You would immediately click away, right?
That’s what happens with many websites, sometimes even without the business owner knowing about it. So consequently, the site owner ends up losing traffic, sales, and revenue.
In a nutshell, bad design leads to bad user experience, which in turn accounts for lost opportunities (to generate new leads, close new deals, and make more money).
Users are quick; they'll judge your website within mere seconds of arriving on it and determine whether to stay or not. If it’s at a chaotic, confusing, or difficult-to-use state, they'll simply hit the back button and then head over to a competitor’s site.
You don't want that happening to your business, right? A good place to start is knowing the things that cause bad user experience.
MAJOR STUMBLING BLOCKS TO GOOD USER EXPERIENCE
The following snippets will give you a holistic idea of the causes of undesirable user experience in business websites.
Poor organization: A site that's not well-organized won't cut it. If anything, it'll confuse users and dishevel the usage process.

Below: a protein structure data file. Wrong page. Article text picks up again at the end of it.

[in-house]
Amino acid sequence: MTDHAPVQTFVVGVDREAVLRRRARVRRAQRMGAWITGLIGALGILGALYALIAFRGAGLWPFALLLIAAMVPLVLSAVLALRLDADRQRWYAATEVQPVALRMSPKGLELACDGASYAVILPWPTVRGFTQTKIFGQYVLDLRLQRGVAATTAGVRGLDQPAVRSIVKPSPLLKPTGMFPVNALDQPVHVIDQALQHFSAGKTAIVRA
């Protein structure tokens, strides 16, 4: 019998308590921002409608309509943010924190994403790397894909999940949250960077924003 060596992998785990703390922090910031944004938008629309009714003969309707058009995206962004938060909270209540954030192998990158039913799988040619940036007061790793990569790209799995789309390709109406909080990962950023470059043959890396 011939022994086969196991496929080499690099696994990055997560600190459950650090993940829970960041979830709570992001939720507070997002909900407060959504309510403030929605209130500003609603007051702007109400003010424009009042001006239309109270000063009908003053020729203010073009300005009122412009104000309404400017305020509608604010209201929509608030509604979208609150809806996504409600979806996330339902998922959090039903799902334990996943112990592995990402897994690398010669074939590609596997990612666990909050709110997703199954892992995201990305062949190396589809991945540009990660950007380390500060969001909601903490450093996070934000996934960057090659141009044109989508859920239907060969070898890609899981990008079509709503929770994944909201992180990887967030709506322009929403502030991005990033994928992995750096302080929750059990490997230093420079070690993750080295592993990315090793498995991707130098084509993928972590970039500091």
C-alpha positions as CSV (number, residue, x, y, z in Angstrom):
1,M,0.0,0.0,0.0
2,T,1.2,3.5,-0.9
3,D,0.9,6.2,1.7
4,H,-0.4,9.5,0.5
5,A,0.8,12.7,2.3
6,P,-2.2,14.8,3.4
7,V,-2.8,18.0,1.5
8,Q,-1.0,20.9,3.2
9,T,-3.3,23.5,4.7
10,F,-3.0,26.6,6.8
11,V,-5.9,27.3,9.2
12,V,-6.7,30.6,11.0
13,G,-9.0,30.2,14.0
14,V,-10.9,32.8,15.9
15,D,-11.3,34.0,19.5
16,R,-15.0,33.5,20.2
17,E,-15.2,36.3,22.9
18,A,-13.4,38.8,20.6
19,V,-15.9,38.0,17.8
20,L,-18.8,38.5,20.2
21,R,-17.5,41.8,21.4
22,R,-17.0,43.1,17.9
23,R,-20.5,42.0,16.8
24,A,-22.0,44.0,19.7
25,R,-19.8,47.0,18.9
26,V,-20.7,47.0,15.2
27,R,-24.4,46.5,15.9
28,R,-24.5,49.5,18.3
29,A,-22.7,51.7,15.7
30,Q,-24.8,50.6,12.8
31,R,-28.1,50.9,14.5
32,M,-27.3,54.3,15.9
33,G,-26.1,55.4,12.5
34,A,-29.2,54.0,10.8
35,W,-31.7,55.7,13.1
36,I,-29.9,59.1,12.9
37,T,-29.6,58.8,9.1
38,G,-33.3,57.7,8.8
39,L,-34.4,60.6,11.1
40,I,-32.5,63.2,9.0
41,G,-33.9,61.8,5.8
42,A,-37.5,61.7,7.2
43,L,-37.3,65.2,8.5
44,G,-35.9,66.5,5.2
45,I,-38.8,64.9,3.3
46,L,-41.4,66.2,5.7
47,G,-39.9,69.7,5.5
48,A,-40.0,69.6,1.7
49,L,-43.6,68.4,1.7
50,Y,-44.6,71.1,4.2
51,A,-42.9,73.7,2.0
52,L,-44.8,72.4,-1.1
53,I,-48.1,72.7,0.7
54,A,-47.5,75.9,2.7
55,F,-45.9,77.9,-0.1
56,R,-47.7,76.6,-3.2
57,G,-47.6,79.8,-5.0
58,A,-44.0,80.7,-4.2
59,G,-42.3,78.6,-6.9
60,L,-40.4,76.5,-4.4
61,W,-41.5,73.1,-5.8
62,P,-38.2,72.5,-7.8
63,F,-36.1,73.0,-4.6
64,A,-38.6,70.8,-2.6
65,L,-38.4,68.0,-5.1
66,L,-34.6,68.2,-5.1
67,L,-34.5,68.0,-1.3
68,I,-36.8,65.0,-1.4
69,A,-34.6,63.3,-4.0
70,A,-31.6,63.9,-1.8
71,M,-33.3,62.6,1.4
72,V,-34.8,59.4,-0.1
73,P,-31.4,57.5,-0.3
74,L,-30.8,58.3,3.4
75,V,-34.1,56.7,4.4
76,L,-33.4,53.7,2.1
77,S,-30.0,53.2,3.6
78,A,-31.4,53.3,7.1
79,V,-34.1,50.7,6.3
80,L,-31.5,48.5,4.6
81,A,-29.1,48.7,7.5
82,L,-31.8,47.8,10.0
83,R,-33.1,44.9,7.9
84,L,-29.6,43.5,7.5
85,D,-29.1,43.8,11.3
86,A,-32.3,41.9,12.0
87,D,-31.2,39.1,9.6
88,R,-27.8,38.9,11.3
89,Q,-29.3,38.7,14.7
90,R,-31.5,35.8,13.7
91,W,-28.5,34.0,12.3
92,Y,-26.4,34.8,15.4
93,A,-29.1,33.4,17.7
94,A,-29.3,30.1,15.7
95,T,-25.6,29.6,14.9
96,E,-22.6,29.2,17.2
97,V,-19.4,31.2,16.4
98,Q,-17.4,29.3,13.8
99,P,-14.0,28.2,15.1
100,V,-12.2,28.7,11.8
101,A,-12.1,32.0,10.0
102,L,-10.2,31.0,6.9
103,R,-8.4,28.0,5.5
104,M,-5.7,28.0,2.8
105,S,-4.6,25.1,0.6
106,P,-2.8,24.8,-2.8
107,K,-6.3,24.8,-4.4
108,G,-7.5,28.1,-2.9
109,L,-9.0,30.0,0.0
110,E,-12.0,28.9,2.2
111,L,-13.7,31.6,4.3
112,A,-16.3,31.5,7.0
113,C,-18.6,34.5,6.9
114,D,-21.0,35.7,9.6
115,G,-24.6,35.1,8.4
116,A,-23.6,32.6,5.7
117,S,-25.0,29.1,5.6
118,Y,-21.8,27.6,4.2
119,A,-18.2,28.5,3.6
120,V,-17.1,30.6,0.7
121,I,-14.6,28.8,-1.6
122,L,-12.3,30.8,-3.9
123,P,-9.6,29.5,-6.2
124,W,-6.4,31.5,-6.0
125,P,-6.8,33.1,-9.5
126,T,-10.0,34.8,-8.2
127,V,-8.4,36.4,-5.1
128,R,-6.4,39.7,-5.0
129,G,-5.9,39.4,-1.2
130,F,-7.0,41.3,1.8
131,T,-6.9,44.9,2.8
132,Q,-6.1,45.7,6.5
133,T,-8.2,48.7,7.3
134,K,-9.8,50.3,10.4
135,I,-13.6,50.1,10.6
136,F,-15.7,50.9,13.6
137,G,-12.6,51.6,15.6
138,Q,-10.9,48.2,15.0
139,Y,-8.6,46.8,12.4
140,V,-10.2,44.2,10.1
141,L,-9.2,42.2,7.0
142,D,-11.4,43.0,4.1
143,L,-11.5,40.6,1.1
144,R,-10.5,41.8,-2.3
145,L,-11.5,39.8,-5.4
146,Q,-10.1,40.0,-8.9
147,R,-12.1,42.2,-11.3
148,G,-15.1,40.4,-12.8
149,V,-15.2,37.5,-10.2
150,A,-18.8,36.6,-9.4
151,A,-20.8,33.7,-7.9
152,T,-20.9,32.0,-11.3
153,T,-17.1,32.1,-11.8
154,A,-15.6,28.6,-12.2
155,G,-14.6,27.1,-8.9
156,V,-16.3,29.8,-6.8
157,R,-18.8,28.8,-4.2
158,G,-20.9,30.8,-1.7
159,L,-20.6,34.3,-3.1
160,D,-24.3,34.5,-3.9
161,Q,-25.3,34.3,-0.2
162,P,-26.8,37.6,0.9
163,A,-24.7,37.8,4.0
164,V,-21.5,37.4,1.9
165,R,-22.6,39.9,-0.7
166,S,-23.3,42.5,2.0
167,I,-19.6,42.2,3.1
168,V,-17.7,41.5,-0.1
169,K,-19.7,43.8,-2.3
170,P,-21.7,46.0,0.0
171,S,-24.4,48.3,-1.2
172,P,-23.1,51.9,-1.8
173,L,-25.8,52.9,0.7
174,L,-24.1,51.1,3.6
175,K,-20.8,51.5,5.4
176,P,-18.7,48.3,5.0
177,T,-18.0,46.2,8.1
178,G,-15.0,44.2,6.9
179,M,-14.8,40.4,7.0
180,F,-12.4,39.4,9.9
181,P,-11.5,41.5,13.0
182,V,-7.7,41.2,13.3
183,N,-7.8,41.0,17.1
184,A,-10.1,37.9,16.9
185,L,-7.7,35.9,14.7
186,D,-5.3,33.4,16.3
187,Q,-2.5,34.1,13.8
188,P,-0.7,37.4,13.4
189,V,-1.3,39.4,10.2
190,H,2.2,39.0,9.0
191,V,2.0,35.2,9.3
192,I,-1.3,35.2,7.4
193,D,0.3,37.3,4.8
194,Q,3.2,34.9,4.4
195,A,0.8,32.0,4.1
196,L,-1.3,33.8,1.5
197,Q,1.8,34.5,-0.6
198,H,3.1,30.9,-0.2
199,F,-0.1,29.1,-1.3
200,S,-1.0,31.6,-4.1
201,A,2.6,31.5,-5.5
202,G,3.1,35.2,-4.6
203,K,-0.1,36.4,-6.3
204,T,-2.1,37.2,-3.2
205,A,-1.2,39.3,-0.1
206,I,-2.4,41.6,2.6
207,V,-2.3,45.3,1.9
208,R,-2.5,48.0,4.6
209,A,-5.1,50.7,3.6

Too many steps: When it has to do with getting stuff done on your website, fewer is better. In other words, stop making users go through the wilderness; just show them the short way.
Difficulty in navigation: Nav is so important that we have even included a whole section on it below.
Providing the wrong information: In this age of digital exposure, users already have reasonable expectations for how a business should portray itself on the web. Misinforming them not only hurts your user experience but also has a strong negative bearing on your overall customer experience.
Bad fonts: This one is a no-brainer. Fonts are one of the most important elements in web design. Don't use strikingly modish fonts and don't make it unbelievably tiny or large.
Too much clicking: Your competitors are providing users a checkout process that promises “in-just-one-easy-click” and you want the same users to click through your website forever? How's that going to work?
Too much reading: Why force people to read another 5000-word sales copy when you know that the attention span of human is now shorter than even that of a goldfish?
Not providing enough information: Make your web copy too long, and you're screwed. Provide less than necessary info, and that's another dead-end. The solution? Strike a balance!
Too much information request: Long forms with several *required* fields, and even asking for unnecessary information like physical addresses of users when you know you don't really need that, all of this contributes to bad user experience.